Character is what we earnestly need and what we seek to encourage at Samford. Moral strength cannot be effectively taught or inspired in one three-hour course. Character is the gathering of those qualities and values that form habits of the heart, that encourage one instantly to see the right thing and to be unwilling to tolerate anything less. Samford works hard to be a character-influencing university.
from Seasons, Summer 2002
How little time was left . . . time to unburden myself of the weight of gratitude. I almost felt myself a teenager in their presence. But heaviest on my heart then, and as I write this, is the awareness of “the debt of love I owe.” All of us, blessed by the kindness of others, have a responsibility to pass it on—to do for others something of what was done for us. Time may dim the light of understanding, but it can never extinguish the sense of thankfulness that motivates us to random acts of kindness.
from Seasons, Fall 2000, writing of a couple who gave him money to pay for college
It is best if a leader can be a little nearsighted and especially farsighted. As a privilege and responsibility of leadership, the leader assesses the state of the enterprise and forms a vision. Since, by definition, a leader depends upon others, the leader must use all the means of persuasion to convince associates to share that vision and to join in supporting its pursuit. If the vision is not reasonable and attainable, it will not be taken seriously. But the leader also has to be nearsighted enough to evaluate the enterprise up close to measure the distance between where it is and where it wants to be. For a leader to seriously misjudge an enterprise or how it is progressing can be very damaging. Day to day, often in incremental steps, a leader must press for consistency in quest of the great goal envisioned. The highway to fulfillment of the vision has detours, rest stops, exits and mishaps—even a lot of asking, “Are we there yet?”—but success requires pressing together toward the destination.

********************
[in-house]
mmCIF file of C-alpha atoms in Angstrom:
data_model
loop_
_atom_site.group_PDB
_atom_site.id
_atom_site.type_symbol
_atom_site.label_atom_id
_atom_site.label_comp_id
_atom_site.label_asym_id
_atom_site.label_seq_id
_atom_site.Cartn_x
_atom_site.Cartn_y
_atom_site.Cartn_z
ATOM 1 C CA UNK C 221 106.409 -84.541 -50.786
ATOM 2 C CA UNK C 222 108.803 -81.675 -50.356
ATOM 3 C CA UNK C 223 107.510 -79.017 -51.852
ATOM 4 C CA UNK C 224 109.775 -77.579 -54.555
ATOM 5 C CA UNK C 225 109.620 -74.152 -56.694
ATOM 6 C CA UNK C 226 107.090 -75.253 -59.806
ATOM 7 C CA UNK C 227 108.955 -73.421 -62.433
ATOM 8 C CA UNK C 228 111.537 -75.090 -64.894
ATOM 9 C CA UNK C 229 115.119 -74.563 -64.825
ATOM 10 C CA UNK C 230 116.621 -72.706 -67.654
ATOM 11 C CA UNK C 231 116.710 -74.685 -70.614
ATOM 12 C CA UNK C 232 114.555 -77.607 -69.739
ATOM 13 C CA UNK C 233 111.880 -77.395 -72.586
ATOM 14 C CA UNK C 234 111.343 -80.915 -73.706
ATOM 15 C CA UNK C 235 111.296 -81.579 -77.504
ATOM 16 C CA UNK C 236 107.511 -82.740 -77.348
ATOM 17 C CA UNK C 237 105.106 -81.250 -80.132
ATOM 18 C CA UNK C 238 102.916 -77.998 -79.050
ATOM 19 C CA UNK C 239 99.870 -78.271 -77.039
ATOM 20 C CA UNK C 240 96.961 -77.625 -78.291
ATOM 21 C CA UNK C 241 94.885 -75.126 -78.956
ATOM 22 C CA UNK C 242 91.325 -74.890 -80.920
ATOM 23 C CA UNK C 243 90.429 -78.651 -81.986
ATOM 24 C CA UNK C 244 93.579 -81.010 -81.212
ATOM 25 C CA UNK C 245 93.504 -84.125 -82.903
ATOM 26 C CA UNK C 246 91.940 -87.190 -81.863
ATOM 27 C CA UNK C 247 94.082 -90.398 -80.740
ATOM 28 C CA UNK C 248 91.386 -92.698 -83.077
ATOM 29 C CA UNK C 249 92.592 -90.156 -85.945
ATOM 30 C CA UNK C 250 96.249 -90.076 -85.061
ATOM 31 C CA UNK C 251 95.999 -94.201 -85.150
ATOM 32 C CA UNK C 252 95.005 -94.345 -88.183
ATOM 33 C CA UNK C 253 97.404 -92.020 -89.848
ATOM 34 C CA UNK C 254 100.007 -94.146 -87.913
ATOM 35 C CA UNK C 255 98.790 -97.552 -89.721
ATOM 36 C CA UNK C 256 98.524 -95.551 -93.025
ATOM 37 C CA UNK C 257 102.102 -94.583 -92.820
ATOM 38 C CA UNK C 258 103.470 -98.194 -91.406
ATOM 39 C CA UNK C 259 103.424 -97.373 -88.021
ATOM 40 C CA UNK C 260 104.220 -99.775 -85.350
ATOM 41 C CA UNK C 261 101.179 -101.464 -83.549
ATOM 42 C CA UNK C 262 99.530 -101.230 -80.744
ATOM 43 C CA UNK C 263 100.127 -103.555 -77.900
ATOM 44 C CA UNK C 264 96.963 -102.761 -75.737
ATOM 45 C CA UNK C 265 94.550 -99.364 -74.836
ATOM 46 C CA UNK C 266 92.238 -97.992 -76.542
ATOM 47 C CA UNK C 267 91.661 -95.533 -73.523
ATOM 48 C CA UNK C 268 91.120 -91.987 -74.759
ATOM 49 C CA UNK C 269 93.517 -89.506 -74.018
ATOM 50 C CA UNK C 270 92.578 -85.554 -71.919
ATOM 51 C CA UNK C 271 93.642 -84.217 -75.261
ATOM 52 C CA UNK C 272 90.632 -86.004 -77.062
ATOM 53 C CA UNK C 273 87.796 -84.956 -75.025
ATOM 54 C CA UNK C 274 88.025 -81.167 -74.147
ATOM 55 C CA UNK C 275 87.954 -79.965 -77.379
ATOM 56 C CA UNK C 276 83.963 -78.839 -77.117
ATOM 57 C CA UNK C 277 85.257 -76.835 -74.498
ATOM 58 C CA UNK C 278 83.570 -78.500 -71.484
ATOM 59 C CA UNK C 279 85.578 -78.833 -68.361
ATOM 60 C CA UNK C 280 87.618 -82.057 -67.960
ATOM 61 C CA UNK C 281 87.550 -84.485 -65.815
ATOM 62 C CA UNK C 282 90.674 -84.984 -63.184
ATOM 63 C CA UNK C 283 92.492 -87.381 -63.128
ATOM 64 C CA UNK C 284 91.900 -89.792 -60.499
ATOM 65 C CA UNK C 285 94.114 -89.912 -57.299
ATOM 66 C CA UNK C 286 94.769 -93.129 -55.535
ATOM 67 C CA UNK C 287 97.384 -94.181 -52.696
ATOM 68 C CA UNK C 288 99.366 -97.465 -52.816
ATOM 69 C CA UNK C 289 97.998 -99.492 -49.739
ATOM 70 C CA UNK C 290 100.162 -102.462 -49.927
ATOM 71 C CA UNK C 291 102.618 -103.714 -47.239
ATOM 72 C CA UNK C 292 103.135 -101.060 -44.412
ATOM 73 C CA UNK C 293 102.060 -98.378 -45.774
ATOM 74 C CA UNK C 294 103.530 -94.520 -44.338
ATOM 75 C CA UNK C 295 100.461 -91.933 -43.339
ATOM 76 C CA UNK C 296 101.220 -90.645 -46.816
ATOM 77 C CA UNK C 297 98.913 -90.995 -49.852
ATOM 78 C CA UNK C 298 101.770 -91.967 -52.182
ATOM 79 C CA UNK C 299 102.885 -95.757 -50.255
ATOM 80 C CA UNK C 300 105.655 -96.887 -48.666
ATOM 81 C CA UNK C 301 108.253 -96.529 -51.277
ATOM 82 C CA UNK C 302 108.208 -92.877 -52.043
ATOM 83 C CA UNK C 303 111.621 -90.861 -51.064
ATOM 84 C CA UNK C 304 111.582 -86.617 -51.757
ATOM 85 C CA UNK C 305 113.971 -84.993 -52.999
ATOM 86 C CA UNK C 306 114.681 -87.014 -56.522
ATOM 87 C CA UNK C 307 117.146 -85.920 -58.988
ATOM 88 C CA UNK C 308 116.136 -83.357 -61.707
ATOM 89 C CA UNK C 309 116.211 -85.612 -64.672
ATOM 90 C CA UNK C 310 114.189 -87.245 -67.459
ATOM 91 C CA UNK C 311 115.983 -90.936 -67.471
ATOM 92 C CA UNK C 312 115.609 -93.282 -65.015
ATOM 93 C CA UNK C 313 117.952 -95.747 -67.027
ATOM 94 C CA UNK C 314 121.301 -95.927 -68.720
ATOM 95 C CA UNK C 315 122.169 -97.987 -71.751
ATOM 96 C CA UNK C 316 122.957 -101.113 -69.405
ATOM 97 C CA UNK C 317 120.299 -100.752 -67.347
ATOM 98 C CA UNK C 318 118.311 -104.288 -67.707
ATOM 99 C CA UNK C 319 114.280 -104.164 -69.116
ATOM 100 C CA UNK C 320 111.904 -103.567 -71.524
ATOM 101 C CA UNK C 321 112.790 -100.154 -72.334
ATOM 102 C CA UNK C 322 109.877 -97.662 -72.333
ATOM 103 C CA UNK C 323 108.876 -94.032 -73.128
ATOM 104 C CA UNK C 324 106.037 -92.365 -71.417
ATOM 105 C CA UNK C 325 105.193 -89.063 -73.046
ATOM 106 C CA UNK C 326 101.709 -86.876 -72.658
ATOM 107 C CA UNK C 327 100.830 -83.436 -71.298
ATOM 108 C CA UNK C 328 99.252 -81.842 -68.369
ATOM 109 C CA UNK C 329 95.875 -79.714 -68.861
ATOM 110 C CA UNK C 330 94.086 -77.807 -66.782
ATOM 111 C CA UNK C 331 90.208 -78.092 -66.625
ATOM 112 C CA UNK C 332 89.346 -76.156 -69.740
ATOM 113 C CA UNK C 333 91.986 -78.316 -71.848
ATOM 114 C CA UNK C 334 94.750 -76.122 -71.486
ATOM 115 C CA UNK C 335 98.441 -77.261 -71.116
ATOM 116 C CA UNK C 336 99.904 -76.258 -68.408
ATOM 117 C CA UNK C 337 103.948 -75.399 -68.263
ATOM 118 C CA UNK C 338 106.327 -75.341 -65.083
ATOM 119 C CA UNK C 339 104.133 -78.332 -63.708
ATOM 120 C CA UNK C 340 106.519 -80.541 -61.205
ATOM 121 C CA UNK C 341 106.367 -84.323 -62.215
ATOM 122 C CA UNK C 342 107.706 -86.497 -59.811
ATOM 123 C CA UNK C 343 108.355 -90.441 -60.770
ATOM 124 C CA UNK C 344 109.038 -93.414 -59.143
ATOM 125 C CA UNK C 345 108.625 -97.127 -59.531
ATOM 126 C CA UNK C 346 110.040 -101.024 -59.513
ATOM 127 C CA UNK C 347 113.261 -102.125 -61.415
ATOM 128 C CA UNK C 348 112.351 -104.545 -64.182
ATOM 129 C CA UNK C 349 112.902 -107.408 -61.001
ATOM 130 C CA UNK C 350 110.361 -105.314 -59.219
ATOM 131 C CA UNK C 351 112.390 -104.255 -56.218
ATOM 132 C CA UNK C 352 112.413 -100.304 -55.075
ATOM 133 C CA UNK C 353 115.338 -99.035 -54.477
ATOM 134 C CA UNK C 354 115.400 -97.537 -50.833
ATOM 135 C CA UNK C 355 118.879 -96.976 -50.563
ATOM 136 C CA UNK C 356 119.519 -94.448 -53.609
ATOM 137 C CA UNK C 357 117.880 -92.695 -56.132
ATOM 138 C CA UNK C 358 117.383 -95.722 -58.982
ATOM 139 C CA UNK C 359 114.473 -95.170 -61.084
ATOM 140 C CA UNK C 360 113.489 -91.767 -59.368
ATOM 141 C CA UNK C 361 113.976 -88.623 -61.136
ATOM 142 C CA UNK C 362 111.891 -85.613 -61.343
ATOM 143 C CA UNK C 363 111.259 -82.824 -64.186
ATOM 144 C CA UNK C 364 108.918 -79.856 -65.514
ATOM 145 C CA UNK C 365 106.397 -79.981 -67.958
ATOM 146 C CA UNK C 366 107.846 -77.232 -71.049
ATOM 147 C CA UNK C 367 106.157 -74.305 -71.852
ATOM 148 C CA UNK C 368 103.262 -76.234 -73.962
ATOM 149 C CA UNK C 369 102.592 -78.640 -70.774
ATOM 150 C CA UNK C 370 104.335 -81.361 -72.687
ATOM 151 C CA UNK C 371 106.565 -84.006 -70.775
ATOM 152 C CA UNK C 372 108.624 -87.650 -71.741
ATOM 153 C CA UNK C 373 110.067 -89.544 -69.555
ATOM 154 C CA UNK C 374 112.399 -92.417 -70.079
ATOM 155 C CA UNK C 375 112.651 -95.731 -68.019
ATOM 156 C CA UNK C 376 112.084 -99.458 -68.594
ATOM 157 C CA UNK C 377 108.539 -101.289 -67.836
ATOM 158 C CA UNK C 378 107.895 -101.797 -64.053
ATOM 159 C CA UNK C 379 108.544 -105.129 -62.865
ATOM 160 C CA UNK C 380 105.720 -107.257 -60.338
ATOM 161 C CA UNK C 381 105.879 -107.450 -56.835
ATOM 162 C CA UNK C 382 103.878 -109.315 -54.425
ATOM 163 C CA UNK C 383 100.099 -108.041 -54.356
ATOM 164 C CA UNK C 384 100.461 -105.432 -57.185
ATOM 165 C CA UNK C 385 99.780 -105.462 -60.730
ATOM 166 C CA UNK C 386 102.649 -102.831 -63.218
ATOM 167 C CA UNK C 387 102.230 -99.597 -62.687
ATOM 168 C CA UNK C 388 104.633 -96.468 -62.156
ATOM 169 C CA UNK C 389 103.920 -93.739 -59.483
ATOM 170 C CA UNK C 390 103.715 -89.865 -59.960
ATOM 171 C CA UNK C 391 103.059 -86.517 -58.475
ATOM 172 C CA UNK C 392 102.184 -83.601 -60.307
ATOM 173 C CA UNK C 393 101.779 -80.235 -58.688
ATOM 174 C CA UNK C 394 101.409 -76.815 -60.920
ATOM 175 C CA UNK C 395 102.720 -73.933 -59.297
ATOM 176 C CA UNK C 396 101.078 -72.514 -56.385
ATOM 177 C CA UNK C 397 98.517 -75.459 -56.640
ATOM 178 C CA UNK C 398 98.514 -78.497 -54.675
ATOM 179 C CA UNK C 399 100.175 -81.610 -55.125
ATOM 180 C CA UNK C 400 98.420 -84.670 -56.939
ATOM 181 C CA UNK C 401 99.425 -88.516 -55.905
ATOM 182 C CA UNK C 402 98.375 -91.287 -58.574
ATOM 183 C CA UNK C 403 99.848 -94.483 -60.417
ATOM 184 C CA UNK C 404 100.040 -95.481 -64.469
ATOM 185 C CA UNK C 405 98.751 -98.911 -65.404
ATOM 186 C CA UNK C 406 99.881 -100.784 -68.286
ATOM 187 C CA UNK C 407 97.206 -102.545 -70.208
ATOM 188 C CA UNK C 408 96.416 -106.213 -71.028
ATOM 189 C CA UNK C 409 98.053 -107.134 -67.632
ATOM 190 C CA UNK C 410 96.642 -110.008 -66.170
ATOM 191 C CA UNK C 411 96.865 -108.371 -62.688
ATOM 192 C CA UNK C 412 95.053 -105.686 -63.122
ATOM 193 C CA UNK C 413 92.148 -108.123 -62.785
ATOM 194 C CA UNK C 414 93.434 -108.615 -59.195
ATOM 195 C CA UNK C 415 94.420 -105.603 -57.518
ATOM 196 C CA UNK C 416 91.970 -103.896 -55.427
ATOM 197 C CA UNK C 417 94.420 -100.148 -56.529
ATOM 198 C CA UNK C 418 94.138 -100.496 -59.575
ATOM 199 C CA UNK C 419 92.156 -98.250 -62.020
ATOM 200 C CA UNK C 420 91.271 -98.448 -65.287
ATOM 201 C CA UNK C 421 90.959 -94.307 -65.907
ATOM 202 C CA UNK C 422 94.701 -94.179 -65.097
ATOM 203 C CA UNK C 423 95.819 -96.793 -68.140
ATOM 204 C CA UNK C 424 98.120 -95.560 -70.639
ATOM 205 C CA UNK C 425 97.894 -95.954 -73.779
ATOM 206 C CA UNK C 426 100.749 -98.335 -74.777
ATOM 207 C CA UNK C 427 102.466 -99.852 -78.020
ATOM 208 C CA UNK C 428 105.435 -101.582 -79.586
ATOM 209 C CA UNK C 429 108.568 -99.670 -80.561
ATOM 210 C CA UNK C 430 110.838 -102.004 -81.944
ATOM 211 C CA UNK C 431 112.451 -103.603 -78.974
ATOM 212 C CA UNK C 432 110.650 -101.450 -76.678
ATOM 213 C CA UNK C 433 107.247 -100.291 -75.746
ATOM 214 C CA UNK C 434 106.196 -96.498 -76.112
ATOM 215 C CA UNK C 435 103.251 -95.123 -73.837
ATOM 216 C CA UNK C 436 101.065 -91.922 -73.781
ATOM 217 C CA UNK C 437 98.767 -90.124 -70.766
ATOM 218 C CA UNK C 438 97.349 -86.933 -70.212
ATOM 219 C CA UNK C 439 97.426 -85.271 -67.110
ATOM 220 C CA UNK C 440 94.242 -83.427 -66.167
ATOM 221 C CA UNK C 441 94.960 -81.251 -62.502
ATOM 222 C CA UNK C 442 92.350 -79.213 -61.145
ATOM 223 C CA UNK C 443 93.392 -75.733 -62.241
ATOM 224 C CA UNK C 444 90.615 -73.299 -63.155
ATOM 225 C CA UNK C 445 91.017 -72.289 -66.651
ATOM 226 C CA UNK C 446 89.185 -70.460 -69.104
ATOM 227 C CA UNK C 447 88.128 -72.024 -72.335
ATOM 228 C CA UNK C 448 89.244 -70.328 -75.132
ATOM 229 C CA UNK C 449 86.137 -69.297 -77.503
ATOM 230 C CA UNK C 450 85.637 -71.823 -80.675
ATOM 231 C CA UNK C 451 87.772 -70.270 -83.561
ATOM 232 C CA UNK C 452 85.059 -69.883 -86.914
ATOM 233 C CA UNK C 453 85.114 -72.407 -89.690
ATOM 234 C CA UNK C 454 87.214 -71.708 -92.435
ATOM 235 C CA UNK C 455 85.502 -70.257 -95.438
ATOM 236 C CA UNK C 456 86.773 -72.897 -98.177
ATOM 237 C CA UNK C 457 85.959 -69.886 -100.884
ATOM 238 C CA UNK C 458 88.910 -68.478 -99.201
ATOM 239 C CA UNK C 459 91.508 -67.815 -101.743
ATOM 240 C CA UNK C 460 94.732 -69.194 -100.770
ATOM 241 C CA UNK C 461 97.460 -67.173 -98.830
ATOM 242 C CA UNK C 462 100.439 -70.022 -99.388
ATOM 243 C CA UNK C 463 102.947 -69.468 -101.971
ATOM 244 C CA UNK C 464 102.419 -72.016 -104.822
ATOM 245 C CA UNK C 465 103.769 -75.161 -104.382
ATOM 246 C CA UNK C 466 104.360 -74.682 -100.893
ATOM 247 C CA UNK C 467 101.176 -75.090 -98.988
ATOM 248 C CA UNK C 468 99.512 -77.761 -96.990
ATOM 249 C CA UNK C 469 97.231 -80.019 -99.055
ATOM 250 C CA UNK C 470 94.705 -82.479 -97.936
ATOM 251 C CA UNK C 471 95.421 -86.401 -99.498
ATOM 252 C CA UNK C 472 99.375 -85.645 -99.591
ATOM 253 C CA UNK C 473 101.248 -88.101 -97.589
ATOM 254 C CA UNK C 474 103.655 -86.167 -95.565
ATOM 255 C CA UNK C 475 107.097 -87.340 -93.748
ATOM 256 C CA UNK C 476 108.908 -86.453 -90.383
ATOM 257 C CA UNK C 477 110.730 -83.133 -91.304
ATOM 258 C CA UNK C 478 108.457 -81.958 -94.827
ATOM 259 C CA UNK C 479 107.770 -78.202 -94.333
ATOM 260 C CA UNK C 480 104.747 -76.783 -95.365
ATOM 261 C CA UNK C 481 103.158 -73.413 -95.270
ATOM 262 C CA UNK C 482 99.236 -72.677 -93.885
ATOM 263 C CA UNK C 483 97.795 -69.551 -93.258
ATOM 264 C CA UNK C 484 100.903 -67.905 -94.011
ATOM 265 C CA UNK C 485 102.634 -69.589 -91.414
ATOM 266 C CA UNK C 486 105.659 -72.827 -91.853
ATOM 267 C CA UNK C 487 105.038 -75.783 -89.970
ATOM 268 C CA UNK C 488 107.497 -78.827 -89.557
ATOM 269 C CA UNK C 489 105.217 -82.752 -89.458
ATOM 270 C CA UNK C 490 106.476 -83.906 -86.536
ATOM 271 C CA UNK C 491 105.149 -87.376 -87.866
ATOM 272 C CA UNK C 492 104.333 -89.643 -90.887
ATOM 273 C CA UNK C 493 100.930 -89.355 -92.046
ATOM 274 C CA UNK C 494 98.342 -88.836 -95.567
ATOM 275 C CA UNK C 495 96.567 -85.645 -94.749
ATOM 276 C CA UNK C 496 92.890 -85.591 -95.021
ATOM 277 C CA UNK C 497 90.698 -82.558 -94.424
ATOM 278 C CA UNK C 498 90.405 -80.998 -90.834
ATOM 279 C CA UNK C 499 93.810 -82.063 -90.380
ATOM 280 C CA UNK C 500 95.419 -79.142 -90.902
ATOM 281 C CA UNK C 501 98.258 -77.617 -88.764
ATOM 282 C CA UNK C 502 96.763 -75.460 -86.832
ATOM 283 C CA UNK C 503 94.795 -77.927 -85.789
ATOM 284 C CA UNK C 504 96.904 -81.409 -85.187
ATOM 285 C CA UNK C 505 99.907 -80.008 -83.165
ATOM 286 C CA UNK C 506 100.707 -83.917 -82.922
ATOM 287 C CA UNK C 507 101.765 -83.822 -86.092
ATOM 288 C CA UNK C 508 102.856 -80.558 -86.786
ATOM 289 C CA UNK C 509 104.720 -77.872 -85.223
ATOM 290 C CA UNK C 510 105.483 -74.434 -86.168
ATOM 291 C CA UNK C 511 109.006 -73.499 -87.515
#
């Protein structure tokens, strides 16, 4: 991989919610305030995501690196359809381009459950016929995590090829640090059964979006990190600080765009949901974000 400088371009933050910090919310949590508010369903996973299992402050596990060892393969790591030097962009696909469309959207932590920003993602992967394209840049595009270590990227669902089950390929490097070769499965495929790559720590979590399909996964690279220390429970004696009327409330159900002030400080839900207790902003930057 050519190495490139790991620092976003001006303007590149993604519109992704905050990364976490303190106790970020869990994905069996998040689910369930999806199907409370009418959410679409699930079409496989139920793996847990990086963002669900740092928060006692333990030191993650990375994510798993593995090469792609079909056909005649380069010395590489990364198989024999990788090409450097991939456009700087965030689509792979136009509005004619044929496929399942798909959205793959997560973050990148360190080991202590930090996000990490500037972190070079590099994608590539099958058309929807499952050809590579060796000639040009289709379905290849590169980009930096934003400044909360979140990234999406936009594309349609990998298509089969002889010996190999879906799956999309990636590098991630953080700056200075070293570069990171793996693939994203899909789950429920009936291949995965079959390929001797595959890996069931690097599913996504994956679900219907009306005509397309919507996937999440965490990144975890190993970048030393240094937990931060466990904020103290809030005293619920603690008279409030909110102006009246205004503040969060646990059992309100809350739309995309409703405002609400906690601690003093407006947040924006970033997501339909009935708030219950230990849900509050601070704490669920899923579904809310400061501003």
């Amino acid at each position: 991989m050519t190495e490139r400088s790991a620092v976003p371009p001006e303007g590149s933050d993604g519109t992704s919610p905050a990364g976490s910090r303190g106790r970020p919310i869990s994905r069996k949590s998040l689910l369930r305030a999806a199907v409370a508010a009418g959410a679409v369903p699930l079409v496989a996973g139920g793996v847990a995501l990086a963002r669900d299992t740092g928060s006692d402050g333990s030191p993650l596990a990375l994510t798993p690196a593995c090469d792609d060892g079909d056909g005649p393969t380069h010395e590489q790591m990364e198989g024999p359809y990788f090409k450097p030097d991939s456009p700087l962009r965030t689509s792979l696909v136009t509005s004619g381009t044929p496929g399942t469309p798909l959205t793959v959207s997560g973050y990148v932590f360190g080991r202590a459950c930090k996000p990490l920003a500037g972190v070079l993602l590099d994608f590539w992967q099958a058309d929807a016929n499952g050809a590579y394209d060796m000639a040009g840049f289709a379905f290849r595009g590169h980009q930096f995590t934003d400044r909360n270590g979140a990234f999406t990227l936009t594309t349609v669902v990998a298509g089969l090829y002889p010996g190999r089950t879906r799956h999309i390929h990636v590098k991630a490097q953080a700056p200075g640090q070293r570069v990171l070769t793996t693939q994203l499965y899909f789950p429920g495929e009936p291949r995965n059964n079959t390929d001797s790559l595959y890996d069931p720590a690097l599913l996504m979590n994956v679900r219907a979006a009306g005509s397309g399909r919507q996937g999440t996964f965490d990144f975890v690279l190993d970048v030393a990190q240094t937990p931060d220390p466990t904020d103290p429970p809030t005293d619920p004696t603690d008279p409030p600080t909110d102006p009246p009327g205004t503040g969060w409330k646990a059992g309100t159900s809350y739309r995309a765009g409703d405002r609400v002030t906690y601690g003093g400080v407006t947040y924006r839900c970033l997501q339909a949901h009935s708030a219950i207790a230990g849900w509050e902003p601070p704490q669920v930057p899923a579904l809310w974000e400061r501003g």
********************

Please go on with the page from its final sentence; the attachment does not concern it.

I especially like people of conviction—those who have thought through an idea or position and who have decided to espouse it. They do not flit from pillar to post, but have a sense of having tested and tried alternatives and found what they believe. That is not to say that they cannot consider another view—suspend their conviction long enough to ponder a counter-idea. But, their ideas are not merely flags under which they sail, but rudders that steer their course (as Oliver Wendell Holmes said).
It is clear to me that there is “a season for everything under the sun.” One unfinished season for Samford, in this generation, is to be granted its rightful share of attention, appreciation and support. Participating in a university is like being in a relay race—our generation has the baton for a few laps, and then we hand off to another. That is the way the Lord’s work gets done. Like many faculty, staff and trustees, I have given (and am giving) this University the best years of my life. I do not begrudge a minute of it. I would cheerfully do it all over again. But the achievements earned to date did not come by coasting—they came by hard work, creative thinking and sacrificial giving. We cannot rest on the attainments of recent years and simply fade into the sunset. Beyond personalities, Samford, the university that will outlive each of us, must boldly grasp the destiny within its reach. It has taken many generations for Samford to become a thriving, strong private university. We cannot allow it to slip in our time.
from the Founders Convocation Address, January 29, 2004